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Candidate of the Week

Malcolm Kenyatta

"A New Day in Pennsylvania"

2022 midterms

One way to ensure a government that works for working people is to actually elect working people

Malcolm Kenyatta
Policy Positions

Pat Toomey is retiring, but he’s doing it with a bang — by voting for the impeachment of Donald Trump. Before breaking with the Republican rank and file, Toomey could have been the party’s poster child. With his Harvard education and career as a banker (he only left the business once his firm was acquired by Deutsche Bank, citing a “less flexible and entrepreneurial work environment”), Toomey was well-equipped for a long legislative career of cutting corporate taxes and dismantling the social safety net. In 2001, Toomey proposed a budget that would cut mostly corporate taxes worth $2.2 trillion over ten years, far exceeding George W. Bush’s $1.6 trillion plan that was popular with more moderate Republicans at the time. Not only has he voted to disintegrate the Affordable Care Act as many times as it has come up in chamber, he also opposed the bipartisan Medicare Prescription Drug Act, pointing to its alleged “fiscal irresponsibility.” As a senator, Toomey voted for a bill that would have banned abortions after 20 weeks with no exceptions for the health of those who are pregnant. Toomey believes that society should only honor marriages between “one man and one woman,” and rejects climate science. More recently, Toomey took to Twitter to scoff at Democratic attempts to lift the country out of the economic crisis brought on by Covid-19: “In 2020, state and local governments took in record revenues, far outpacing their projections. On top of that, the federal government gave them an additional ~$500B. Now Democrats want to keep bailing out fundamentally insolvent blue states and disguise it as Covid relief.” This is particularly rich (pun intended), given that blue state economies, particularly California and New York, prop up the economies of dozens of bankrupt red states.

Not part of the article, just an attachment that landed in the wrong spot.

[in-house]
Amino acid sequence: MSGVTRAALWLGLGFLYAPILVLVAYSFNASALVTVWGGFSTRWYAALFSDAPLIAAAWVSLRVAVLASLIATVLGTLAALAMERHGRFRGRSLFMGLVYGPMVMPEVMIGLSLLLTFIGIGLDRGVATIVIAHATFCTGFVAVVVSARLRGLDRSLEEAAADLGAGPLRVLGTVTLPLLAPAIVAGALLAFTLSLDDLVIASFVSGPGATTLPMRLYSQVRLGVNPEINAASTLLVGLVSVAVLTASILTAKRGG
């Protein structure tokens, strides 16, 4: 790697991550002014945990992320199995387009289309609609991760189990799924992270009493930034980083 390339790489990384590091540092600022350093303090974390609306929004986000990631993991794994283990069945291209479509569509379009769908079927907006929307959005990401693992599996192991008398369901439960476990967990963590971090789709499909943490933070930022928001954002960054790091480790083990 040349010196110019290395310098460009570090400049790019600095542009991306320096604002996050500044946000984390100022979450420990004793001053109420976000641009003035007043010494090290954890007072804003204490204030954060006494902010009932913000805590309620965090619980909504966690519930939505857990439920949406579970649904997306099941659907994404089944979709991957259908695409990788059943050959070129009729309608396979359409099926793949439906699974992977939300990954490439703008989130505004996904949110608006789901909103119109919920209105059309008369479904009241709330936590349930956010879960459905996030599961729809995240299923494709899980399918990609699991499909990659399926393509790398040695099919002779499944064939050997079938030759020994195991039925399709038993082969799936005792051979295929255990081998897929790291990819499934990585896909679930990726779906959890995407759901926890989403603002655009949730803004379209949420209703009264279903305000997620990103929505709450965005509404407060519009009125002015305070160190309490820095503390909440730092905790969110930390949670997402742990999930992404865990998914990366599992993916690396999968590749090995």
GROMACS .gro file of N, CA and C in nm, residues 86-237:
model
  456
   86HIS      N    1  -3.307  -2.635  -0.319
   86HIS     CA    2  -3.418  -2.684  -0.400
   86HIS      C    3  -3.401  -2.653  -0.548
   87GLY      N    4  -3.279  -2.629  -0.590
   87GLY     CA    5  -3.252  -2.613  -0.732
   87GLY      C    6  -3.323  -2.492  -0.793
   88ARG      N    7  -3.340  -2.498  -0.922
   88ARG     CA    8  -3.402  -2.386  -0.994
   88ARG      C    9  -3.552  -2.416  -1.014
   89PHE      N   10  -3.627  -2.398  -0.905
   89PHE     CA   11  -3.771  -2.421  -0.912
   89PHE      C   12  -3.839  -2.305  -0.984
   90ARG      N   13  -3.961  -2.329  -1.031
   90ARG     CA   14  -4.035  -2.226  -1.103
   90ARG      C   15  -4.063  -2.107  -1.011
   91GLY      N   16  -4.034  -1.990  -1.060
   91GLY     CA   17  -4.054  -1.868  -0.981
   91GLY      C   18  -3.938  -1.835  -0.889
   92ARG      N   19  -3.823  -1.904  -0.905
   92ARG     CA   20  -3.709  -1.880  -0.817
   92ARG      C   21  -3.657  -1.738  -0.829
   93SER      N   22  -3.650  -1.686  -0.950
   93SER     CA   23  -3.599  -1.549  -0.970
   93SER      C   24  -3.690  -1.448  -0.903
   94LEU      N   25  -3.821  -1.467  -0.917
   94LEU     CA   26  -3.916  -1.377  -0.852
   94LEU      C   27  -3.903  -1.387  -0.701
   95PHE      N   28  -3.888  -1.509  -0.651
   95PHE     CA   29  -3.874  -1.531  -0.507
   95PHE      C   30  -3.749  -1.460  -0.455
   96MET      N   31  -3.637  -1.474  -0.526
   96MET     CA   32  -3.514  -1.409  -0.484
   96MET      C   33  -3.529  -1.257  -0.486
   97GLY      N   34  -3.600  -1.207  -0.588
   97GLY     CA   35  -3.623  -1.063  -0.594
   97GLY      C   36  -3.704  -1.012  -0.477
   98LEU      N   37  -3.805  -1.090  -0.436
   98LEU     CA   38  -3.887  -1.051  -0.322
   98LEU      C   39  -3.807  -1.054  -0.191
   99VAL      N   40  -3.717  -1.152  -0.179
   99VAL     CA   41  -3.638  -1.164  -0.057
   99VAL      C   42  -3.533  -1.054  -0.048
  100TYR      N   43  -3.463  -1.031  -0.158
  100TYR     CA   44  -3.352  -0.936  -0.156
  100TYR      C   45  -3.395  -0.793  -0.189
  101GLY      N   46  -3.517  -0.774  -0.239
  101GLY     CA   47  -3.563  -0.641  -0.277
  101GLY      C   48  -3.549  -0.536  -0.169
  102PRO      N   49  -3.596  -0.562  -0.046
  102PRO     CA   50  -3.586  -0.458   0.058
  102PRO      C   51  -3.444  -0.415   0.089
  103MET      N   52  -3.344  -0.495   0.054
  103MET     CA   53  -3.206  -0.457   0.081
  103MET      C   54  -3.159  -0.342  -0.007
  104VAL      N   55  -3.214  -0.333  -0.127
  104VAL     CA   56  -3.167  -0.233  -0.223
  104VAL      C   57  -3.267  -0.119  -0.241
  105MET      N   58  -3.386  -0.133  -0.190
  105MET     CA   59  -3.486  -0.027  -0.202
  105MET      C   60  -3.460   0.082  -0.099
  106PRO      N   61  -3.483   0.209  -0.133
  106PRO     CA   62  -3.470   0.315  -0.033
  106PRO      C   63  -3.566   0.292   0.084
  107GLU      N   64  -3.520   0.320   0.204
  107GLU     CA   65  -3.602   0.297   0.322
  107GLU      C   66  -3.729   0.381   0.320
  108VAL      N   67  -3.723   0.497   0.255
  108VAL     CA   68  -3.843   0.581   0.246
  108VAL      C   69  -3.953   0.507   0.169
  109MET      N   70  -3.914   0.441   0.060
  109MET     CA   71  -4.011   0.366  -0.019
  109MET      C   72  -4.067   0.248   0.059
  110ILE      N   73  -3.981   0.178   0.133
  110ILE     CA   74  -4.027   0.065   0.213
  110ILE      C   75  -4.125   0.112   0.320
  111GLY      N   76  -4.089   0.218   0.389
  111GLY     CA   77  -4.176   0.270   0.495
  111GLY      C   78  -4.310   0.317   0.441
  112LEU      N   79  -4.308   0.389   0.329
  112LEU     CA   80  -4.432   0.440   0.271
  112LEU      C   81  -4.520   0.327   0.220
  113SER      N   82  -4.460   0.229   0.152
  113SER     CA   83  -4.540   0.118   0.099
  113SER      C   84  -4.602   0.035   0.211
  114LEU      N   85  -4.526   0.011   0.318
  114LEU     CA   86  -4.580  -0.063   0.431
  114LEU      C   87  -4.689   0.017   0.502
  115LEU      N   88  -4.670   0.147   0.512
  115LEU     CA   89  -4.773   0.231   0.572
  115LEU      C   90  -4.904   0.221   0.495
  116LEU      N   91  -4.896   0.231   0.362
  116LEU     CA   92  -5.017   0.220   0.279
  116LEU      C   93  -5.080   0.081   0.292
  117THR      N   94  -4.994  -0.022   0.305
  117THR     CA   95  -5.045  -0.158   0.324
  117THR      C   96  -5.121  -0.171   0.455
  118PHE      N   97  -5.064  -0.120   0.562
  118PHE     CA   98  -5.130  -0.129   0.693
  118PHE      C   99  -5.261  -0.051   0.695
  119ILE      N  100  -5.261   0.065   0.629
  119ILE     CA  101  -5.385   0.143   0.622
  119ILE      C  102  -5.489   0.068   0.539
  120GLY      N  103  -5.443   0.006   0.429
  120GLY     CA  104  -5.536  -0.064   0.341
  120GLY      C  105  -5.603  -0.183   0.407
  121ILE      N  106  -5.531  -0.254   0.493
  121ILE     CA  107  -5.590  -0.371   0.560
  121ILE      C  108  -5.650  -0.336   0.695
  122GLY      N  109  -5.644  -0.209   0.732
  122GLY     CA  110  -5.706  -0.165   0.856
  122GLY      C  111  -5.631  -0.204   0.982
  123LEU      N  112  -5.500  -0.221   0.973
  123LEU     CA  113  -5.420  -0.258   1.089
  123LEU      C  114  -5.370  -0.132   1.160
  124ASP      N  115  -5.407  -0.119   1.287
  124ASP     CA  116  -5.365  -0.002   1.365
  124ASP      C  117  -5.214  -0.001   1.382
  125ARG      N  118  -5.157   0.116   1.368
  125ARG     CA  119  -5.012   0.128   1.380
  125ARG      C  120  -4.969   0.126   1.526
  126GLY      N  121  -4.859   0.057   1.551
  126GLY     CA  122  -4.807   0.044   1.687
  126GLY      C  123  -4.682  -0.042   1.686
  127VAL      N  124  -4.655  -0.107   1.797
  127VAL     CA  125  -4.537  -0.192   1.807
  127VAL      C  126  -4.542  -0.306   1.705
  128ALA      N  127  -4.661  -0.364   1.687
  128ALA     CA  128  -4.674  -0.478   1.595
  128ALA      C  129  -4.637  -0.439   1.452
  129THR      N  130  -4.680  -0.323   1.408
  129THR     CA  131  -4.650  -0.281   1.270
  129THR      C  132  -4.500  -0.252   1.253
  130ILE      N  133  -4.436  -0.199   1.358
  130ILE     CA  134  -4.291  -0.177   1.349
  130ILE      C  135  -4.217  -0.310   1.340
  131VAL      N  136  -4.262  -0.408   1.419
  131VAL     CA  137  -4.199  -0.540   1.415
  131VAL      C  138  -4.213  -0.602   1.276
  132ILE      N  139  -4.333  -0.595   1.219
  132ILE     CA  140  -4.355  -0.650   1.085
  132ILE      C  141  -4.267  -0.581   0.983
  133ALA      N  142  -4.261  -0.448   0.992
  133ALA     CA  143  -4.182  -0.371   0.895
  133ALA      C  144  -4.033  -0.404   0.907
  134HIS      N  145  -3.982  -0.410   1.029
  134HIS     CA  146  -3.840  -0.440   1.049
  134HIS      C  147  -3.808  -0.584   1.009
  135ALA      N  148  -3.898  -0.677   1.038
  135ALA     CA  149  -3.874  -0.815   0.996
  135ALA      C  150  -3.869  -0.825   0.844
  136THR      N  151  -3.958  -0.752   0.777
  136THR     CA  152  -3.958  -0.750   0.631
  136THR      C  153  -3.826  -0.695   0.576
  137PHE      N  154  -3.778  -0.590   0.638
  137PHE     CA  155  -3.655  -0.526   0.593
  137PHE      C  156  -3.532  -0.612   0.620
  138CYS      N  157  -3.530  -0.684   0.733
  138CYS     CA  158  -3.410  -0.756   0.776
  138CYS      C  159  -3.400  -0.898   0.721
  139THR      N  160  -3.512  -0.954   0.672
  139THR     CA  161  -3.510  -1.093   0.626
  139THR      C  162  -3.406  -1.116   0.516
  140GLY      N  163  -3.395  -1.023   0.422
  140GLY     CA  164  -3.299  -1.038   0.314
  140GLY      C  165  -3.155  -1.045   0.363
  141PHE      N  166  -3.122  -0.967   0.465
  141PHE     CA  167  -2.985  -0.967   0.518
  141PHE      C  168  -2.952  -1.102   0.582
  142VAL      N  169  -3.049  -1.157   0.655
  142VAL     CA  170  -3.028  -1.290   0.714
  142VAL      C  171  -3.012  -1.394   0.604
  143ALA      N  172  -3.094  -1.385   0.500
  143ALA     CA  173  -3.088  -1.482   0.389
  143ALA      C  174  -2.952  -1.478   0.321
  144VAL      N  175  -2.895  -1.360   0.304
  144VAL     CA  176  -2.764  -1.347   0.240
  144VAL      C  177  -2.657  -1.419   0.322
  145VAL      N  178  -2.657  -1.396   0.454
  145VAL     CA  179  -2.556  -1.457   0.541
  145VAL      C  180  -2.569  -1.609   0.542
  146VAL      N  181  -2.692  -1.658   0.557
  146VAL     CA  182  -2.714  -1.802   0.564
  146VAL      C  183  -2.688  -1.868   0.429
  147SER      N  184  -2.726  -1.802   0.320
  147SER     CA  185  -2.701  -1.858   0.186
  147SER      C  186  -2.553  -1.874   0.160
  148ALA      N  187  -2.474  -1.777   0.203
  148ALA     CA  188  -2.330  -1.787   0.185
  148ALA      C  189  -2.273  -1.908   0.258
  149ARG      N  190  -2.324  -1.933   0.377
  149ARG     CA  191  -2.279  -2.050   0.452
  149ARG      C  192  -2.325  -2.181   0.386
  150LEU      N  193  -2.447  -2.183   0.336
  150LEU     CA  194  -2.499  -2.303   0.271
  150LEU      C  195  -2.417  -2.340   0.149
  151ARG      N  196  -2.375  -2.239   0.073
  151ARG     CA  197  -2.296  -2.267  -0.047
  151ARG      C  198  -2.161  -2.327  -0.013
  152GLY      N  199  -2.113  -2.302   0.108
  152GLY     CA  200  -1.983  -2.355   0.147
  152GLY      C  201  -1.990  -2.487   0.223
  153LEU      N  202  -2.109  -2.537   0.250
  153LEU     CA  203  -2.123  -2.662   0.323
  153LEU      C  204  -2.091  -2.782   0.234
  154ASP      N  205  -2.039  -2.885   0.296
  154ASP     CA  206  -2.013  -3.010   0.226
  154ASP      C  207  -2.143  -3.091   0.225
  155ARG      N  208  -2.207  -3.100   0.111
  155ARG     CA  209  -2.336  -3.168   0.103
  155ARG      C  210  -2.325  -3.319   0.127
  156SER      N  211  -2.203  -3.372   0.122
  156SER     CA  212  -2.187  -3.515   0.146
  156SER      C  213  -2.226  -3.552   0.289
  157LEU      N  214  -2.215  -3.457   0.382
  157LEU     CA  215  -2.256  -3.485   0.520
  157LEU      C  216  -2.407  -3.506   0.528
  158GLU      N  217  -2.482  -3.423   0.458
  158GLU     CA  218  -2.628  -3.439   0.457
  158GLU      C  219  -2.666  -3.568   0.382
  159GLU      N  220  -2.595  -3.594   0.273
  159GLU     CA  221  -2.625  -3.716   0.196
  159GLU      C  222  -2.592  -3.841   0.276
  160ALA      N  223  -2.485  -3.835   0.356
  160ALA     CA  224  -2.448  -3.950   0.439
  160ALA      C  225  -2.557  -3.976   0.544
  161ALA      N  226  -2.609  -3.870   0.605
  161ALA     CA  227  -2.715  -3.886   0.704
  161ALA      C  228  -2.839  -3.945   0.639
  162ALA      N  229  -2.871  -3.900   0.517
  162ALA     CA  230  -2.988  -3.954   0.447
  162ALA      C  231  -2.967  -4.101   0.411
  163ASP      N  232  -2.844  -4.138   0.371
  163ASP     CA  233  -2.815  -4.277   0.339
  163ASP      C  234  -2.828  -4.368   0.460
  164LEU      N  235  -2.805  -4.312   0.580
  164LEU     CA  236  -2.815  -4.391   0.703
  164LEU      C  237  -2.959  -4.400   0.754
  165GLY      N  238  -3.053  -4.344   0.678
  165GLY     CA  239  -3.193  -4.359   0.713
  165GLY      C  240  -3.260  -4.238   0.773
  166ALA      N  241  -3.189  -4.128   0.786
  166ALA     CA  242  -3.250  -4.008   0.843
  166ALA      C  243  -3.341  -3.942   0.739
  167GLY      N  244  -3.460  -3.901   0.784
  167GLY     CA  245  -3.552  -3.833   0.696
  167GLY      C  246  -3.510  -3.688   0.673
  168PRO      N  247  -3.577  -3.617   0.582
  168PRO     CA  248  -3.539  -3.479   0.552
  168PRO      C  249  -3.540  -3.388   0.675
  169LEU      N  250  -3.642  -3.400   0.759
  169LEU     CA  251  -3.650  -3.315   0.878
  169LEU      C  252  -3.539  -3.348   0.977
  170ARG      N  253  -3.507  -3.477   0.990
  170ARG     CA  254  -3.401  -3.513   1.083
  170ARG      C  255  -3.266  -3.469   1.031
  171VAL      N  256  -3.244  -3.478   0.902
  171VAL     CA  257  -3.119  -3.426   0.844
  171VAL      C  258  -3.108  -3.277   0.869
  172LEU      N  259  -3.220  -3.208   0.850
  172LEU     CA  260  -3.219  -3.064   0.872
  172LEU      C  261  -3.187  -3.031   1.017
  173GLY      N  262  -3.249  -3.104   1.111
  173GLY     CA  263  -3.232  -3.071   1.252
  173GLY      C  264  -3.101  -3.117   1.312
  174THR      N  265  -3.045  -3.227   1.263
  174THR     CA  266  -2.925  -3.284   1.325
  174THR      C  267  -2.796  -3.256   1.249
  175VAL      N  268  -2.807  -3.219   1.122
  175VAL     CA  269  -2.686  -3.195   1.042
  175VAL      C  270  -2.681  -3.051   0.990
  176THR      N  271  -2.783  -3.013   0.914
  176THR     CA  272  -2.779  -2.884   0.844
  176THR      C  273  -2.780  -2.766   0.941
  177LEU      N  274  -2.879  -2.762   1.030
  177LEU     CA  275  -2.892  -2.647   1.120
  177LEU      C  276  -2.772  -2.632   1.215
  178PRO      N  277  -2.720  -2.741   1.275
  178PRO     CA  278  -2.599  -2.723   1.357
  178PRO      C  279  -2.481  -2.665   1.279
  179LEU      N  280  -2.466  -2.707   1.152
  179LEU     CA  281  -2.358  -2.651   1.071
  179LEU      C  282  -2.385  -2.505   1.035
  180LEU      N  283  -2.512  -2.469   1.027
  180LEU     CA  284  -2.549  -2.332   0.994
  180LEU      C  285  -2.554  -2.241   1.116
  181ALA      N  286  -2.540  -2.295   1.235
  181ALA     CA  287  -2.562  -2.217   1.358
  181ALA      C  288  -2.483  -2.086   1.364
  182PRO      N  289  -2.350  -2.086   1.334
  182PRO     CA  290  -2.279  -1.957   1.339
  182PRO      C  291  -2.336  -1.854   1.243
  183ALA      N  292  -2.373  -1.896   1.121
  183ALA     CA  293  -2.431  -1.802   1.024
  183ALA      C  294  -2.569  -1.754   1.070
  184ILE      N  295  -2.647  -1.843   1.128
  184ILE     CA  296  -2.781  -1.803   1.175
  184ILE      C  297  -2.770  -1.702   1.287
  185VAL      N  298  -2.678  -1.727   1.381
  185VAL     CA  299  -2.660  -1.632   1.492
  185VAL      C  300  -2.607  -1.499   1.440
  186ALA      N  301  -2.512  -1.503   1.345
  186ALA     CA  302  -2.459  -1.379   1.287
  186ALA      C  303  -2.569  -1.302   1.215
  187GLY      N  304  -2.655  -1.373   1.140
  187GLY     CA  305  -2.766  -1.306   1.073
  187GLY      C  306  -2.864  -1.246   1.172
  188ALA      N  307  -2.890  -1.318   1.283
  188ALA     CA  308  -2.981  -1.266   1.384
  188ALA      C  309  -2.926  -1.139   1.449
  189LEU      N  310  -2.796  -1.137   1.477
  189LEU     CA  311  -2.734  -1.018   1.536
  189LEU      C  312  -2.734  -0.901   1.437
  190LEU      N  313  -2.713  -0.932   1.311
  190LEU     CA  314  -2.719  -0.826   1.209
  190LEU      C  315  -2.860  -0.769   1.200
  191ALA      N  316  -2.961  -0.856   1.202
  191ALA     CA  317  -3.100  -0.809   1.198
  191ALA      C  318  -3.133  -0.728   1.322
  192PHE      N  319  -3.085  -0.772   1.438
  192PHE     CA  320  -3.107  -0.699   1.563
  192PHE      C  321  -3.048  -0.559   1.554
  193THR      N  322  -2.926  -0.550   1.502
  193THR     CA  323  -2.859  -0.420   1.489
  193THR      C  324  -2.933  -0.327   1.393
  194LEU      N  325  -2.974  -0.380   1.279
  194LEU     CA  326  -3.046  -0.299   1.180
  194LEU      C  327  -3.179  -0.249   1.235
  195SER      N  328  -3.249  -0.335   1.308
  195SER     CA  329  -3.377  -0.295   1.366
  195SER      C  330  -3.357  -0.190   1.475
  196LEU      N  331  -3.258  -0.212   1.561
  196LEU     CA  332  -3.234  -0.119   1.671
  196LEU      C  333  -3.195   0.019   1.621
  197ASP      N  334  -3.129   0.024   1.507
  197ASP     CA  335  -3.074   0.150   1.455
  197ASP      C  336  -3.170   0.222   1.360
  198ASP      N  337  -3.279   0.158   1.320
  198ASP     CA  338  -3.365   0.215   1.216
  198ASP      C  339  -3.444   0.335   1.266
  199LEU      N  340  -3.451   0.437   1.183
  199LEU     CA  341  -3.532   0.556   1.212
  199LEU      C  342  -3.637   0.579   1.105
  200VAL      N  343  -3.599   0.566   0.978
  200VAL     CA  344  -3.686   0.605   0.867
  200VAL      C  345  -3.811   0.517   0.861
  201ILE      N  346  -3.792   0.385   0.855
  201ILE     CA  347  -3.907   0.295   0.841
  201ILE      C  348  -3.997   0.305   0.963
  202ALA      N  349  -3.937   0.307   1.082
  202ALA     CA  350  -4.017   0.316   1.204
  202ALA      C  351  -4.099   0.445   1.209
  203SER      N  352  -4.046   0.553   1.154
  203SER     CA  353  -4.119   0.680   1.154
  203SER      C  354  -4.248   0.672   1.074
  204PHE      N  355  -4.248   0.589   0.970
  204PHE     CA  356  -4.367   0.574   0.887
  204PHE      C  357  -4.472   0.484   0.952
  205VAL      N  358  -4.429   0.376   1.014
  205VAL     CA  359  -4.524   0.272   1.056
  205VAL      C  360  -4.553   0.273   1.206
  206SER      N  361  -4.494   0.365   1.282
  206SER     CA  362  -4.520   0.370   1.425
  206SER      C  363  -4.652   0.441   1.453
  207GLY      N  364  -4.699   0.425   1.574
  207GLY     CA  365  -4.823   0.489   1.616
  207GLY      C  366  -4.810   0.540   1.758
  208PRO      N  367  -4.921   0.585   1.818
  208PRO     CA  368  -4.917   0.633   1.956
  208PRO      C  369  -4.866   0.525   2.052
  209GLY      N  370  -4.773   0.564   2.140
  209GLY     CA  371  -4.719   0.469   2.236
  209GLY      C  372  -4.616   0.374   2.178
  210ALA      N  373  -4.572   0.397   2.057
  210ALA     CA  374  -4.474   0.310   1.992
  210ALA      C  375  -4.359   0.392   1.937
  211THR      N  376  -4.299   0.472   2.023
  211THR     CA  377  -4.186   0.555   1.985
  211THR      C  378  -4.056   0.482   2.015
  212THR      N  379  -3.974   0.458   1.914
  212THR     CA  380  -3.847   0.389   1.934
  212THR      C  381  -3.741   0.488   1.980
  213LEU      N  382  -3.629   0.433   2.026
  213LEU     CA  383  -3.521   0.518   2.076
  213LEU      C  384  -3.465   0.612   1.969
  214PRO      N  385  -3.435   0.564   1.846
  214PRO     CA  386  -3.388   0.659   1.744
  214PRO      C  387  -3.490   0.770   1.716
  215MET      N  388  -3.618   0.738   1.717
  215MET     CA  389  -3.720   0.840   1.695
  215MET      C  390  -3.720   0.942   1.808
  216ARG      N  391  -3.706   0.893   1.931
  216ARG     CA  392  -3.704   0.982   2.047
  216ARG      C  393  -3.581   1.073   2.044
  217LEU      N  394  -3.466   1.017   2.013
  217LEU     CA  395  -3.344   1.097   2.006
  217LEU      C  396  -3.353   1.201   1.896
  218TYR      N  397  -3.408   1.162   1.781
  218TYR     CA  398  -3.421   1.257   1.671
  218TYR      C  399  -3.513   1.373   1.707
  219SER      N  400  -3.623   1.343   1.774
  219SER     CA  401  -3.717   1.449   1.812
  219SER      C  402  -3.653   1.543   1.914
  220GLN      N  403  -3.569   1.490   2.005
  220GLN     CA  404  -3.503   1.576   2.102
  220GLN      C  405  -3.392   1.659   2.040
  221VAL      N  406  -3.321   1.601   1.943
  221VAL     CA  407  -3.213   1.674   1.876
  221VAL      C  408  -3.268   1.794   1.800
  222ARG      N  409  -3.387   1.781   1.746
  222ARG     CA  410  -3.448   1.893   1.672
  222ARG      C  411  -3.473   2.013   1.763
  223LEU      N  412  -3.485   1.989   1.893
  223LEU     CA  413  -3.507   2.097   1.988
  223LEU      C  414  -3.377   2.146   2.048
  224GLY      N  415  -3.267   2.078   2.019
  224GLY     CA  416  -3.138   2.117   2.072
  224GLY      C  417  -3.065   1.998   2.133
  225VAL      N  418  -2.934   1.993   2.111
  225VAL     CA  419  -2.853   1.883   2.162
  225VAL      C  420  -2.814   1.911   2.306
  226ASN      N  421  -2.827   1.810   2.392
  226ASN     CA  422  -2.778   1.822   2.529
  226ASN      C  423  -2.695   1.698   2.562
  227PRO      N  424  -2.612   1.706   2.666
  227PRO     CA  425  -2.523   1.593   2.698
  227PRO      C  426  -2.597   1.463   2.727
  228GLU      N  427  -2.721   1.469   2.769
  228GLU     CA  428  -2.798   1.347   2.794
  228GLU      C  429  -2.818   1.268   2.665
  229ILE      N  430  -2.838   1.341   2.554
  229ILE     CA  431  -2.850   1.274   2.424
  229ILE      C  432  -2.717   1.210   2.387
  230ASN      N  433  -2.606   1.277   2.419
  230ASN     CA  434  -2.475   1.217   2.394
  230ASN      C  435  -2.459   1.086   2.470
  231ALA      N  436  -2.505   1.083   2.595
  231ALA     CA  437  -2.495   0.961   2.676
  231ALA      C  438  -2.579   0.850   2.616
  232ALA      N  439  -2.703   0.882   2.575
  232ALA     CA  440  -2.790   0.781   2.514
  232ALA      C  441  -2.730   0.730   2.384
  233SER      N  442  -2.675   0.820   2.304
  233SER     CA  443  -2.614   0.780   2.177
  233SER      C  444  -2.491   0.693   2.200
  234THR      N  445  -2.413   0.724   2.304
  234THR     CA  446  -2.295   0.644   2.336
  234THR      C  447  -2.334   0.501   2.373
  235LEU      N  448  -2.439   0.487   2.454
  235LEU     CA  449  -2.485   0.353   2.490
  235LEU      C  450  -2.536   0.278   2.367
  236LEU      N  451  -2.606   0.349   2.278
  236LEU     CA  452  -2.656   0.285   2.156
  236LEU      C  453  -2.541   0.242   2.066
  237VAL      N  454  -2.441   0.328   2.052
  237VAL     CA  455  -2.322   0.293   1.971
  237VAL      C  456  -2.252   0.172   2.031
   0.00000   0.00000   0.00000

Pennsylvania is the home of many firsts. It was one of the first states in the nation, and its capital city, Philadelphia, played host to the country’s first library, hospital, and medical school. Steeped in history, Pennsylvania contains 169 National Historic Landmarks and a UNESCO World Heritage Site, Independence Hall in Philadelphia. Pennsylvania has been a powerful swing state throughout the 20th century, though in recent years has leaned Democratic, with the exception of 2016, when the state went decisively for Donald Trump. Pennsylvania’s political story is that of liberal strongholds in cities like Pittsburgh, Scranton/Wilkes-Barre, and Philadelphia; and conservative supermajorities in rural areas. One of the major political fault lines in Pennsylvania is the presence of coal mining and fracking, two industries that employ many in the state but are also huge contributors to climate change. Joe Biden promised in the run up to the 2020 Democratic primary not to ban fracking in a bid to appeal to rural Pennsylvania Democrats, at the expense of the support of many progressives in the state. Pat Toomey, the retiring incumbent, was largely unpopular with Pennsylvanians and only won his last election by one and a half percent, leaving the seat highly competitive and ripe for Democratic victory.